Notes From the Editor

By Richard Skanse

(May/June 2012/vol. 5 – Issue 3)

LSM May/June 2012 Photo by Todd Wolfson

LSM May/June 2012
Photo by Todd Wolfson

In the fall of 1994, a couple of months into my junior year of college and first semester of editing the arts section of the student paper, I received a package containing two CDs by an artist named Alejandro Escovedo. I had no idea who he was, but the accompanying bio mentioned that he was born in San Antonio (where I was going to school) and had some degree of renown up in Austin, which I figured was just enough to warrant a short review. Then I actually listened to those two CDs — his brand-new Thirteen Years and his ’92 debut, Gravity — and ended up playing both of them pretty much non-stop for a week. After that, I was determined to get this Alejandro guy on the phone for a feature interview; I just had to find out more about the mystery artist responsible for what I was already certain were two of the most profoundly beautiful albums I’d ever heard at the time. Eighteen years later, they still are — even as Escovedo continues to make new records every bit as excellent, right up to and including his latest. I spun Big Station a ridiculous number of times over the past month while working on this issue’s cover story, and the fact that I’m still digging it a week after finishing the story is testament to how great it is.

In the rare windows when I wasn’t blasting Big Station and the rest of Escovedo’s catalog in April, I was playing the heck out of John Fullbright’s From the Ground Up. If you’re not hip to Fullbright yet, please stop reading the rest of my blathering here, and jump right on over to Lynne Margolis’ profile on him in this issue. Honestly, debut albums that good are damned rare — like, Gravity rare. And while I’m handing out plugs here, allow me to also direct y’all to Lynne’s excellent feature on the enduring relevance and beauty of all things Woody Guthrie, Cody Oxley’s candid Q&A with Josh Abbott, Rita Ballou’s funniest column yet, and, courtesy of frequent contributor Eric Hisaw, a long-overdue LoneStarMusic salute to insurgent country pioneers Jason & the Scorchers.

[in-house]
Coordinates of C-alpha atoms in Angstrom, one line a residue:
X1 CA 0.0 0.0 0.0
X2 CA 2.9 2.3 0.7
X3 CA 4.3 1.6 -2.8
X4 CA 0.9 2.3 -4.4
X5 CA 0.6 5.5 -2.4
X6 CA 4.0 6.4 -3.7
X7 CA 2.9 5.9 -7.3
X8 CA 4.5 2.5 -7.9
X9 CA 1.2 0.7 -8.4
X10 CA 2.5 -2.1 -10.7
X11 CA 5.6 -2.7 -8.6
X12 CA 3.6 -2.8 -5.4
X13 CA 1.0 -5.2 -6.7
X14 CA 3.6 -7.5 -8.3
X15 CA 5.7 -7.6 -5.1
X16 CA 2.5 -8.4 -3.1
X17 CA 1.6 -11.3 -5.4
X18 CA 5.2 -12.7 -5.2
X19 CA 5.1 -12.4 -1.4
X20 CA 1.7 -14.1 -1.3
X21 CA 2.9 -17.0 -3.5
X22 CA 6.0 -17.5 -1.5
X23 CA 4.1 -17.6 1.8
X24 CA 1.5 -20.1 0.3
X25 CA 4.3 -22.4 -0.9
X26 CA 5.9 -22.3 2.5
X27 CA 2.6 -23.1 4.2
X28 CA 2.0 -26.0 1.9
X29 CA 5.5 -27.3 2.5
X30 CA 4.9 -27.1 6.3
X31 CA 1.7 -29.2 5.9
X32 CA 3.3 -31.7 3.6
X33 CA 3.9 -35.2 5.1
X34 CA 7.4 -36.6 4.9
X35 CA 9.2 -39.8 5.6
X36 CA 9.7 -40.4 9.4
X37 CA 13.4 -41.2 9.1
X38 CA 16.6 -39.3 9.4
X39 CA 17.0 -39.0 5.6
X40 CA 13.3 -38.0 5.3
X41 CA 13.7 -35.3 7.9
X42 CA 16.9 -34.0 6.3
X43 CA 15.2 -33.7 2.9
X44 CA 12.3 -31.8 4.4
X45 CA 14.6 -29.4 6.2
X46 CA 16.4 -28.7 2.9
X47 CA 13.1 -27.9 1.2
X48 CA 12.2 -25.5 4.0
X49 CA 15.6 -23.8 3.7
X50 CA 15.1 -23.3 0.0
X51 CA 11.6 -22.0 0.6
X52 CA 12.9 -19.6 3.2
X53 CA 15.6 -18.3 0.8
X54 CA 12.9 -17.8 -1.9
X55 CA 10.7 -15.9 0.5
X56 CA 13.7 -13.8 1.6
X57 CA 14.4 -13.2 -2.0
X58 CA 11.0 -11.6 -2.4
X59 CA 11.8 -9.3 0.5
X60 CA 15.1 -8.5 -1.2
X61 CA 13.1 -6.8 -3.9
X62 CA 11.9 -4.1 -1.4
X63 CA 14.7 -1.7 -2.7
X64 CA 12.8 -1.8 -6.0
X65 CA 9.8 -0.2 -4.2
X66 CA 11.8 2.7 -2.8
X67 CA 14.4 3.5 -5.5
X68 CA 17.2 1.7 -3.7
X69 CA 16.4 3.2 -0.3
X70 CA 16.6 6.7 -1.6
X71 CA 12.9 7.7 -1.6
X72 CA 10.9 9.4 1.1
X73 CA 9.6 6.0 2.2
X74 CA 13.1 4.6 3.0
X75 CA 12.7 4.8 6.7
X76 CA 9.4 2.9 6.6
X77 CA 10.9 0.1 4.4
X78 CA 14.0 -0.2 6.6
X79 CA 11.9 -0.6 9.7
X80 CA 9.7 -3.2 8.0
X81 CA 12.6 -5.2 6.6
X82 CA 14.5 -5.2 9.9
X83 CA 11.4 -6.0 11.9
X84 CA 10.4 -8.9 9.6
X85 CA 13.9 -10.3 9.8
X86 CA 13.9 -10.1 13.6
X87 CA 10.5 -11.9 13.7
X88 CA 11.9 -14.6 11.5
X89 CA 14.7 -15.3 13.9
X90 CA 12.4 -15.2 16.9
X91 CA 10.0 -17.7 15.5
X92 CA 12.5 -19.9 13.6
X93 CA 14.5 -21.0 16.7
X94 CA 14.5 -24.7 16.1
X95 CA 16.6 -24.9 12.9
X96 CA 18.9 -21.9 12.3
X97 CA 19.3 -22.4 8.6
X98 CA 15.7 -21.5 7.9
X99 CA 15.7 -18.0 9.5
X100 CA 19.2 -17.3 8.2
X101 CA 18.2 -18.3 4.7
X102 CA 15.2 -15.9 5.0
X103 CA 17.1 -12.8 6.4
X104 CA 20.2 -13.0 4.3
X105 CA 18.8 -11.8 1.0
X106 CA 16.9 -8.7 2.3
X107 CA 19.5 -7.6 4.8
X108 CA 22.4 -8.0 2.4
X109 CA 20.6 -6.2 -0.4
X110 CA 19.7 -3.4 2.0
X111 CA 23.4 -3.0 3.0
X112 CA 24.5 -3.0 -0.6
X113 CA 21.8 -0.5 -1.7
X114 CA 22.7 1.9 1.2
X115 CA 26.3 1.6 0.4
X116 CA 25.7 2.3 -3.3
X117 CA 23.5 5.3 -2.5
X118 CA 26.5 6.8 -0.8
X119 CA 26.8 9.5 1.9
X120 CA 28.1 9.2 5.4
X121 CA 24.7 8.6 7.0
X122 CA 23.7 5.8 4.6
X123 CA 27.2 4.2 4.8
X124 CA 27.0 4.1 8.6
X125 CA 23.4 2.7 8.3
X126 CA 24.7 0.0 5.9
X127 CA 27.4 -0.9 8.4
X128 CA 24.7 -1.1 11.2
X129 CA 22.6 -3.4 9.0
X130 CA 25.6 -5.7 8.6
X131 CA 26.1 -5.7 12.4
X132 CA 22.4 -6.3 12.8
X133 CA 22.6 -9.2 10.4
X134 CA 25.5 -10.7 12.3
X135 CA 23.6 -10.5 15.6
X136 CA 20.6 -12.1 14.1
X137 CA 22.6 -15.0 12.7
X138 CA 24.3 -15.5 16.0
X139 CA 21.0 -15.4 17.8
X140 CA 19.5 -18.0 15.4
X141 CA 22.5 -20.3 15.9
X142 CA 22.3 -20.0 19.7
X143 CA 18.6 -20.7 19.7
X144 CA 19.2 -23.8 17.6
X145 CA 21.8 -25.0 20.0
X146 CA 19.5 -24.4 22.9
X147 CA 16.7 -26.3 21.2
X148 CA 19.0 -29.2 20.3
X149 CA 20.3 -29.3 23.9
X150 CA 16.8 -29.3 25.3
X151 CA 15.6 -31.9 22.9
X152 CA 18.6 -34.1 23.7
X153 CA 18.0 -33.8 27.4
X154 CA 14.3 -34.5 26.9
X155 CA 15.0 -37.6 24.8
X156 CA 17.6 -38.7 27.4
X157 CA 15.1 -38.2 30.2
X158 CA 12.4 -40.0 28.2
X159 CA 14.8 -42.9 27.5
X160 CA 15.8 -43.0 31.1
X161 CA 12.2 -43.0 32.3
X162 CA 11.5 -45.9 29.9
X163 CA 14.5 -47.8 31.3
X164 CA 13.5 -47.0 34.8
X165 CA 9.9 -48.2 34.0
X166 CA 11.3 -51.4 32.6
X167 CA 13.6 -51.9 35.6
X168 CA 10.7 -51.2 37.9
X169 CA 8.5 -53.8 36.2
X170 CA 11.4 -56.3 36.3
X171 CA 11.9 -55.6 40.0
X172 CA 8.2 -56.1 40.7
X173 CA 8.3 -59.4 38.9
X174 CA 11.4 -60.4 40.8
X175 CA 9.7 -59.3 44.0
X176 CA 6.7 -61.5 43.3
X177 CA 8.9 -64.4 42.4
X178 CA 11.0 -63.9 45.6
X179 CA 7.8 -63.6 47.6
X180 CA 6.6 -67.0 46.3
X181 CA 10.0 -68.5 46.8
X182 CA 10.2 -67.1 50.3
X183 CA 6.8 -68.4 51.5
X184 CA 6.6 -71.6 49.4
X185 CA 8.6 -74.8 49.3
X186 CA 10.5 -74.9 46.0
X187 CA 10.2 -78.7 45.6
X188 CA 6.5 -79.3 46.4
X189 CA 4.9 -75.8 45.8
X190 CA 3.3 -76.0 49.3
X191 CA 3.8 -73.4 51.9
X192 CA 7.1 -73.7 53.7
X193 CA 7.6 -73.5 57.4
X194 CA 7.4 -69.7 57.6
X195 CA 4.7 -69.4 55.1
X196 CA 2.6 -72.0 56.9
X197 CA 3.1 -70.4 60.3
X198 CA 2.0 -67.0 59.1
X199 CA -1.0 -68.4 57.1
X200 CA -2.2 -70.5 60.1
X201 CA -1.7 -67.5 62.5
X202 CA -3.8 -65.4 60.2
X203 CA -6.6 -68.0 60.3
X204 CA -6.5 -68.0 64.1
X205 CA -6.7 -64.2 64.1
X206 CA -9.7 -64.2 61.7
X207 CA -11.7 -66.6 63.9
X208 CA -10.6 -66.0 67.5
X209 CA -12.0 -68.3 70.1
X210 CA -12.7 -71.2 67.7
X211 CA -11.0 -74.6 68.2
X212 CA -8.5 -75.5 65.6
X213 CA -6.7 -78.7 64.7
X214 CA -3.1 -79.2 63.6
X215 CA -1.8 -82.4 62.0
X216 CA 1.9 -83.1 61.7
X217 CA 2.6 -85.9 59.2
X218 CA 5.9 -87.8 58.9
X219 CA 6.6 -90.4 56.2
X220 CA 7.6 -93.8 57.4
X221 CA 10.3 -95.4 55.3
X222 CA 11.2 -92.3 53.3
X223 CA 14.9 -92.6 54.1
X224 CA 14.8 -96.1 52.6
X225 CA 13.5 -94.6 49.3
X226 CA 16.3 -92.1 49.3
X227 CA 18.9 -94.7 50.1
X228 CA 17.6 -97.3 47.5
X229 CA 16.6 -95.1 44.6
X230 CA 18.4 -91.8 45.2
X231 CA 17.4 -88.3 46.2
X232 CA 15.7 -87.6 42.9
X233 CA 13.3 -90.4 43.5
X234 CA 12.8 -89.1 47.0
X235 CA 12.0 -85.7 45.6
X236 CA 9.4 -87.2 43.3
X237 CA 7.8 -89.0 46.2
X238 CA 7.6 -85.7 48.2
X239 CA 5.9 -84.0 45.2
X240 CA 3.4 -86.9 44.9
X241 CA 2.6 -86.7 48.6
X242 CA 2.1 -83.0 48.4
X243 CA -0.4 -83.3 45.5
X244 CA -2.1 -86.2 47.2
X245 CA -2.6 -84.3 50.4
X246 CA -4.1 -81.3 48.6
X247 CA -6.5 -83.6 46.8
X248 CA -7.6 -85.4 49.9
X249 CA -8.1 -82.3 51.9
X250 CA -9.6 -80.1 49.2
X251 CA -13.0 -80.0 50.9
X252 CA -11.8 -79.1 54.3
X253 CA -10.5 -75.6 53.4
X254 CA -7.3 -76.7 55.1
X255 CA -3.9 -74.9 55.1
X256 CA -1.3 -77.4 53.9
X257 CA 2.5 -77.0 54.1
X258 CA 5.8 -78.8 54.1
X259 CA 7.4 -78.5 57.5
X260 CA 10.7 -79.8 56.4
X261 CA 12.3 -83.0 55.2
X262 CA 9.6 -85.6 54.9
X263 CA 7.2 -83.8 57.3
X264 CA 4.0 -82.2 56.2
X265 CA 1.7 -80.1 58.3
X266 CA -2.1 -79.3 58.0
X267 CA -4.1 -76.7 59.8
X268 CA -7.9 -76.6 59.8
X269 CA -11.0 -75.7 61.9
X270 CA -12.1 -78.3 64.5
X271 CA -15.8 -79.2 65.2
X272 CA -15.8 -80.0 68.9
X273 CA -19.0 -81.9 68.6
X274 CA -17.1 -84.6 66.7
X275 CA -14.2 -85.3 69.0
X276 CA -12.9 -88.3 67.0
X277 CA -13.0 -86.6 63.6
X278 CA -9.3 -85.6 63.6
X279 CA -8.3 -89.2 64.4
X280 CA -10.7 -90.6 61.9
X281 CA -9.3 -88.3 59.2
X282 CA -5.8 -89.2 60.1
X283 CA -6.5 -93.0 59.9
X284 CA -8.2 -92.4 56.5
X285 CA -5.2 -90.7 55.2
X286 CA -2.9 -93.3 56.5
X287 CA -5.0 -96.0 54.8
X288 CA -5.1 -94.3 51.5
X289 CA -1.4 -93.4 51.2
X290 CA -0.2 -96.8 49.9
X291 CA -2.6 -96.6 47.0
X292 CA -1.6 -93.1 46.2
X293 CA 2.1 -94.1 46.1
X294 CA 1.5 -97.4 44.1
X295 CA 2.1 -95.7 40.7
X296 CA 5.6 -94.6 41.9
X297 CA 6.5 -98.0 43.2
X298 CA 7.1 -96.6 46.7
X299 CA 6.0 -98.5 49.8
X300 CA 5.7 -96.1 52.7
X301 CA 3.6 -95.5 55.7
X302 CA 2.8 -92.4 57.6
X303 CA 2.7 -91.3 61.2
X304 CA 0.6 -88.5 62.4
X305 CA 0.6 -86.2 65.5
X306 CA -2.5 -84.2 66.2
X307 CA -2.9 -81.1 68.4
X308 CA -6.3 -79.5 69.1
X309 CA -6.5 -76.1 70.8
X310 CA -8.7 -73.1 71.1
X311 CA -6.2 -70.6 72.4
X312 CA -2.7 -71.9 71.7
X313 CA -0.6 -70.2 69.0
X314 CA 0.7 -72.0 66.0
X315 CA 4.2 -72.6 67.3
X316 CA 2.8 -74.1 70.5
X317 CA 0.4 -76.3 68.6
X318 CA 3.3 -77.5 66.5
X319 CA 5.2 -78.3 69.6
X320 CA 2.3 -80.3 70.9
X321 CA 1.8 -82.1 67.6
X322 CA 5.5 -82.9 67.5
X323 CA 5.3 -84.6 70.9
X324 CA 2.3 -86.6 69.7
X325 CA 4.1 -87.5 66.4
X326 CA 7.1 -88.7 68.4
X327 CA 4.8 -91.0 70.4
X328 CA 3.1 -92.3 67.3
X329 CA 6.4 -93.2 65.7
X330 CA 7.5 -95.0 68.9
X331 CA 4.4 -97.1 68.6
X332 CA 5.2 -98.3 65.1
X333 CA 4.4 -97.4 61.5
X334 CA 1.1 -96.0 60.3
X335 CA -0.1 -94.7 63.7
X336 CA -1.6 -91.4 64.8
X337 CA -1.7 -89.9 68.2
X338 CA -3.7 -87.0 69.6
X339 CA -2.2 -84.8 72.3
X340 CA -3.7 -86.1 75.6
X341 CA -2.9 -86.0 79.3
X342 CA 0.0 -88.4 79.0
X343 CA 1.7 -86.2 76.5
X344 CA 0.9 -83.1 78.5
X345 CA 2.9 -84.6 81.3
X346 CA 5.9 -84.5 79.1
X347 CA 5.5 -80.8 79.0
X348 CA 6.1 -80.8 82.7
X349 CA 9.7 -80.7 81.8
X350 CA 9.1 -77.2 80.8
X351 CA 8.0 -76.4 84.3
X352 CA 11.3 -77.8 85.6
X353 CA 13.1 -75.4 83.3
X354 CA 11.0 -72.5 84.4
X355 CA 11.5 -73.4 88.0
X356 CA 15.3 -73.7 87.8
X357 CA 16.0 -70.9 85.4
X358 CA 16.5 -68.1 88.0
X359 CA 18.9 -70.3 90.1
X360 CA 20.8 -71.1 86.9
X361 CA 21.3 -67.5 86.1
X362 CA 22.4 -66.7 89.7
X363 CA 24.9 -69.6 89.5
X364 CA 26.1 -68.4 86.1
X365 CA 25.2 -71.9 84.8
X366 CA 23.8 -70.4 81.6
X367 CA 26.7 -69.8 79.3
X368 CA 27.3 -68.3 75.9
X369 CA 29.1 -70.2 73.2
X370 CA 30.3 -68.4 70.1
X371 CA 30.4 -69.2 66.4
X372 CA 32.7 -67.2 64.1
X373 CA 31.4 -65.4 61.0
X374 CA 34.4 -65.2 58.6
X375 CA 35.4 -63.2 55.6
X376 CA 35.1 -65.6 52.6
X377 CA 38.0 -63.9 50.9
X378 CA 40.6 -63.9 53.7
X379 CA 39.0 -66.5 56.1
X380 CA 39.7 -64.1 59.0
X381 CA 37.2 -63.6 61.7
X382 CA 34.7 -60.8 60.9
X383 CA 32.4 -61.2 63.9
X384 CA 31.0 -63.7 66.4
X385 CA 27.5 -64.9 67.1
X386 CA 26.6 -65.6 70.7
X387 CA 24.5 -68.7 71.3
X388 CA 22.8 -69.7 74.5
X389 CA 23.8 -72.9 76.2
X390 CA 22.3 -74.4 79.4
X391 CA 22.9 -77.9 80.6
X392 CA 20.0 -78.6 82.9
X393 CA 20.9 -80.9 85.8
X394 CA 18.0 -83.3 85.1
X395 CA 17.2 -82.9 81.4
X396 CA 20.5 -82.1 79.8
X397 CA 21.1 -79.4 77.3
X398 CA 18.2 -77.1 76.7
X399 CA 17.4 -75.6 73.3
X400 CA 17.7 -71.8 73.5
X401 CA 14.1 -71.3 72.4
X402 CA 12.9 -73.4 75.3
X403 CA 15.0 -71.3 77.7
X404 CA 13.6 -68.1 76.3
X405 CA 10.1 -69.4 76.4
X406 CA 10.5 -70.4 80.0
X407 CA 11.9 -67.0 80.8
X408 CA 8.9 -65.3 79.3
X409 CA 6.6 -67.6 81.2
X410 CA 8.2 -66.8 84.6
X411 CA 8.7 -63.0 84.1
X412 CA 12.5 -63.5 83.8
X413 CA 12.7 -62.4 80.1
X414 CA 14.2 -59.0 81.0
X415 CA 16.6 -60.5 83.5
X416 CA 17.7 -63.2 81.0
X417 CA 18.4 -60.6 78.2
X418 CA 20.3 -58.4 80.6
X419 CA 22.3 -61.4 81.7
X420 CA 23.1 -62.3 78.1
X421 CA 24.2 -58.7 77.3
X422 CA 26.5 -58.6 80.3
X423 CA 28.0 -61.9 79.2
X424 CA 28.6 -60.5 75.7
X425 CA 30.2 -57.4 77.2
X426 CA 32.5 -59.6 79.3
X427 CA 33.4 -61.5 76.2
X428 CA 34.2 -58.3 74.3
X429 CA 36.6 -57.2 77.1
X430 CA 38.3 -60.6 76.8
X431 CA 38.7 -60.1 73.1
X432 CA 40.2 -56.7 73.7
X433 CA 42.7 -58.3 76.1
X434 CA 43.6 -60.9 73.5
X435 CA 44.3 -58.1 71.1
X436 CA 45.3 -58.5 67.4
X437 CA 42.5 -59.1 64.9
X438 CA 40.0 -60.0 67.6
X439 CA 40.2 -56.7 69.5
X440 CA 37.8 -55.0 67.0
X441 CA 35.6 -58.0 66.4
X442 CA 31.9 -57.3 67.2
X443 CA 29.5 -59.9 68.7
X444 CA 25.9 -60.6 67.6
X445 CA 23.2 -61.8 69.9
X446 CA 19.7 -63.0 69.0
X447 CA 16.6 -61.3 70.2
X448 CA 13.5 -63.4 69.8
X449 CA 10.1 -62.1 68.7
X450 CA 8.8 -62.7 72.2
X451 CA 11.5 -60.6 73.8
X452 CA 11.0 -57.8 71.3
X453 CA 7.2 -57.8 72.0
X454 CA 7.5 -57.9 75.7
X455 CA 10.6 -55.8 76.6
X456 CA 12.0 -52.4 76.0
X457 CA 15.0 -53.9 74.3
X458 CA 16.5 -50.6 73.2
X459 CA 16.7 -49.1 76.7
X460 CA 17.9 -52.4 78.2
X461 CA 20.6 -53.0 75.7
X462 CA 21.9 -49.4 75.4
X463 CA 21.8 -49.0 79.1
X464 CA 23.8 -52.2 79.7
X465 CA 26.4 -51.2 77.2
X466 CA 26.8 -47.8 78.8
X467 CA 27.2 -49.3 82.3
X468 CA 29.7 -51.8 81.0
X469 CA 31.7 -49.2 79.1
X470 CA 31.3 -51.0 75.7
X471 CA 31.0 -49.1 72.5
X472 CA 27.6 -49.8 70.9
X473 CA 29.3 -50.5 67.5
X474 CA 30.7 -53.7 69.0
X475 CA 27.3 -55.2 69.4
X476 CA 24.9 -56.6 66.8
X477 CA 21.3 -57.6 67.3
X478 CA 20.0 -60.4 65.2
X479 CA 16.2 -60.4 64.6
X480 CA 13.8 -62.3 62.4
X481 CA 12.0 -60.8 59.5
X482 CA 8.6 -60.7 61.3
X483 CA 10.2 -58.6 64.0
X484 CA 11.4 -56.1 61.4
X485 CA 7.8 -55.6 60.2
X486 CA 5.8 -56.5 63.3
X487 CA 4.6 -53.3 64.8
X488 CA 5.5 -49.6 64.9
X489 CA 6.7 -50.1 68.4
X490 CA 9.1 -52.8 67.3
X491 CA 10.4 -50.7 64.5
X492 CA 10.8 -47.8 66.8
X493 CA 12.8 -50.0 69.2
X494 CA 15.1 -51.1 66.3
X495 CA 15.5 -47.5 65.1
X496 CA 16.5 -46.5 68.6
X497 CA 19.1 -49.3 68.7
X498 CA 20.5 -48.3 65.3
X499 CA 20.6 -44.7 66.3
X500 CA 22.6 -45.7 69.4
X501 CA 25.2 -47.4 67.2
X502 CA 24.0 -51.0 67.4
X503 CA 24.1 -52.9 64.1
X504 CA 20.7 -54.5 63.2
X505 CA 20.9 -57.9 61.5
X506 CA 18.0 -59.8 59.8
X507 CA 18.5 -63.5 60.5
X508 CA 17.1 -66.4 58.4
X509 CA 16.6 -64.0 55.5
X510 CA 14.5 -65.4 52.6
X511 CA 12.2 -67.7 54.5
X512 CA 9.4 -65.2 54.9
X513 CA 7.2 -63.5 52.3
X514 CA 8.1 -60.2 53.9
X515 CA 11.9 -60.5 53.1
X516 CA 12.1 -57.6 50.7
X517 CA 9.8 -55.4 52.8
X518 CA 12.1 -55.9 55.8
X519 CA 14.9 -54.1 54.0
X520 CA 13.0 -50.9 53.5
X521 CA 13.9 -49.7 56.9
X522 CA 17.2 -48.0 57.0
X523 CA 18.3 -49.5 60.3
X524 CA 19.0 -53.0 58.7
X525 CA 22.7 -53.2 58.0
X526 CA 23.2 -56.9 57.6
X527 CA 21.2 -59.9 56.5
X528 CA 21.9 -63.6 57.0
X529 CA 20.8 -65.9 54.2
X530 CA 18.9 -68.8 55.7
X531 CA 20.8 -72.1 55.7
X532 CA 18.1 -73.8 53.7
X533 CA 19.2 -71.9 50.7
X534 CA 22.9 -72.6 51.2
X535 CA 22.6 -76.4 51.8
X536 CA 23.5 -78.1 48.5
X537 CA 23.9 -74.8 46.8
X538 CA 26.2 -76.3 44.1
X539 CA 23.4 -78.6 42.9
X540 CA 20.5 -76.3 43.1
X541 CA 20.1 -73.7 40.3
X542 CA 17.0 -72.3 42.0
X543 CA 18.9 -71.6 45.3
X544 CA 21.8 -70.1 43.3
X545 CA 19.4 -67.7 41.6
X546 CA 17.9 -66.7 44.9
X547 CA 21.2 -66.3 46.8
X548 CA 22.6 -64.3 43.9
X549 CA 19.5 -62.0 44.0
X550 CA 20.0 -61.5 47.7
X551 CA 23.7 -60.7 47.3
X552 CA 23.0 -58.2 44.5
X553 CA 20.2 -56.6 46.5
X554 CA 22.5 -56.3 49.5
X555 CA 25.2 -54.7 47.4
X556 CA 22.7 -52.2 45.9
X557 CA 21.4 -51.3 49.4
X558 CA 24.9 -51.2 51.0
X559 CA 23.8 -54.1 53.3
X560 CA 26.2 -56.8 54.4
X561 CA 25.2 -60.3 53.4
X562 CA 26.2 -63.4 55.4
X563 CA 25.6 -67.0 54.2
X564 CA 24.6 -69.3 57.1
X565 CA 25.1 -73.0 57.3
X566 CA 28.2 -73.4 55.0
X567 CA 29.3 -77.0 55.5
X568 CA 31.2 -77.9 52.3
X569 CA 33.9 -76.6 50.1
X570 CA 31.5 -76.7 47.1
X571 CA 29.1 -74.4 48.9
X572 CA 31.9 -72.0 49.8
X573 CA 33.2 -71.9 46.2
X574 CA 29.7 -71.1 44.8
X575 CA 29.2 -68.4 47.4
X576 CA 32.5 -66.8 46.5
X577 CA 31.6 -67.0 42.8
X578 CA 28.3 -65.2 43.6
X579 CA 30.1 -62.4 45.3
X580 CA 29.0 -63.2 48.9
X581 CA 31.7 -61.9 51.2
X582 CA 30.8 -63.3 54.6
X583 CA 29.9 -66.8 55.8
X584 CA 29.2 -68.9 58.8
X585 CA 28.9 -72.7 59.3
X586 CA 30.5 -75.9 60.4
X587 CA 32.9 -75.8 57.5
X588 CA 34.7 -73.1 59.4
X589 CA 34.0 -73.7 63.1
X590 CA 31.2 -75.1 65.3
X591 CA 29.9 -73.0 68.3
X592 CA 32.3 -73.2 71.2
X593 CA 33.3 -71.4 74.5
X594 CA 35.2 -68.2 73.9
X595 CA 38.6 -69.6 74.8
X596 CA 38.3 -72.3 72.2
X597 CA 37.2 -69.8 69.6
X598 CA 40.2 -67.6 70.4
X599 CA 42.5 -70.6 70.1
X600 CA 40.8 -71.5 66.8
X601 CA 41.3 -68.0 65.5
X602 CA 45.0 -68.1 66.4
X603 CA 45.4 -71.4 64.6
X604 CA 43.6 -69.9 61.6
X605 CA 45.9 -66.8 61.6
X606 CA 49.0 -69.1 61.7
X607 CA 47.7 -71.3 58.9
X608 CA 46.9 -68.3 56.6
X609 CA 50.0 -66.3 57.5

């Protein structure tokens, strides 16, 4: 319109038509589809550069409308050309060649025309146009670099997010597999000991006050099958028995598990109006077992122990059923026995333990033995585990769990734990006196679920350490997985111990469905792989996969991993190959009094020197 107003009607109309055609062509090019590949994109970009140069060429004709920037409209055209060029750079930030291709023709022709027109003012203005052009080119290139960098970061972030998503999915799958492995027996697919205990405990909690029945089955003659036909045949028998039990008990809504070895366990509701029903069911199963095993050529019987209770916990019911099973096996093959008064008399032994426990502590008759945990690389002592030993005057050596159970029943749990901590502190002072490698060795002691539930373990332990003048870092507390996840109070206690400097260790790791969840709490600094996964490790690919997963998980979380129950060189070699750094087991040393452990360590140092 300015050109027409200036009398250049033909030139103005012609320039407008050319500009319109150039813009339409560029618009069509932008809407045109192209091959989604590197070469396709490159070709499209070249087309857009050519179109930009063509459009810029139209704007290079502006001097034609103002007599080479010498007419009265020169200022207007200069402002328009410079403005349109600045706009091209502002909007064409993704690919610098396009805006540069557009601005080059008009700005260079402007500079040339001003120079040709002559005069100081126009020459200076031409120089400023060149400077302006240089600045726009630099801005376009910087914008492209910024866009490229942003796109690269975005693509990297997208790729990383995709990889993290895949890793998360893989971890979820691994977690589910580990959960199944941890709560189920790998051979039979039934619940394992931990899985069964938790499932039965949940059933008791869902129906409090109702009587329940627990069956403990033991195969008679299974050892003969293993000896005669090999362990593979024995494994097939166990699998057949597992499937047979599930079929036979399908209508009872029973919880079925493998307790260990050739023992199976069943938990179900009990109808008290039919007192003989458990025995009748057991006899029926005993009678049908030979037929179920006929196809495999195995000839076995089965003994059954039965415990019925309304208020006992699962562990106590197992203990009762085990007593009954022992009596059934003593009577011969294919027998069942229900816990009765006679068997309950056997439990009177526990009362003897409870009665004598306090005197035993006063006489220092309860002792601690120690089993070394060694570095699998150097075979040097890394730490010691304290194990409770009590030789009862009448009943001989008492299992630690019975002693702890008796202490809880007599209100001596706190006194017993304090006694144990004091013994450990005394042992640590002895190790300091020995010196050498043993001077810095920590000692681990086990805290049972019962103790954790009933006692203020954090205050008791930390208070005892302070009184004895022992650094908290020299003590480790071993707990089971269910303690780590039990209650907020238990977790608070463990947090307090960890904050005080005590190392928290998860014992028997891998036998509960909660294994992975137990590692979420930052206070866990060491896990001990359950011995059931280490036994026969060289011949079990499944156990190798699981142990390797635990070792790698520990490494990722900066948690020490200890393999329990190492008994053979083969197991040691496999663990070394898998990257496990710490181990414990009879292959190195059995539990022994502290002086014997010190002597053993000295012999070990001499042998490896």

Well, you’ve got a lot of reading (and listening) to do, and me finishing this editor’s letter is now literally the last thing keeping Melissa Webb and me from putting this issue to bed, so … allow me to just jump on ahead to the big news. On Sunday, April 1, just before the Lone Star Music Awards got underway a couple of blocks away at the Texas Music Theater, San Marcos’ Sundance Records closed shop after a storied 35-year run. Owner Bobby Bernard was ready to retire. I wish him the best, but I was crushed knowing that San Marcos, a wonderfully eclectic, happening little college town that I’m pretty sure has a lot more in common with Austin’s “Groovers Paradise” days than Austin itself does today, would no longer have a cool, independent record store that I could escape to whenever I fancied.

Well, as it turns out, I only have to go without through the rest of the summer, because come September, Lone Star Music will be moving its own brick-and-mortar record store from downtown Gruene right into the same space that Sundance used to occupy. We’ve got a great team (including former Sundance manager Greg Ellis, the latest addition to the LSM family) working on a lot of really exciting ideas for the new store and I can’t wait for opening day. Owner Zach Jennings says he might even let me take a few shifts working the floor, allowing me to fulfill my nearly lifelong dream of working in a record store. So, fair warning: If I happen to be on “Mr. Record Man” duty when you wander in looking for the latest Josh Abbott or Whiskey Myers CD, I’ll be happily at your service — but you better believe that I’m gonna try my hardest to sell you some Terry Allen, Joe Ely, Jon Dee Graham or Alejandro Escovedo records, too. You’ll thank me later.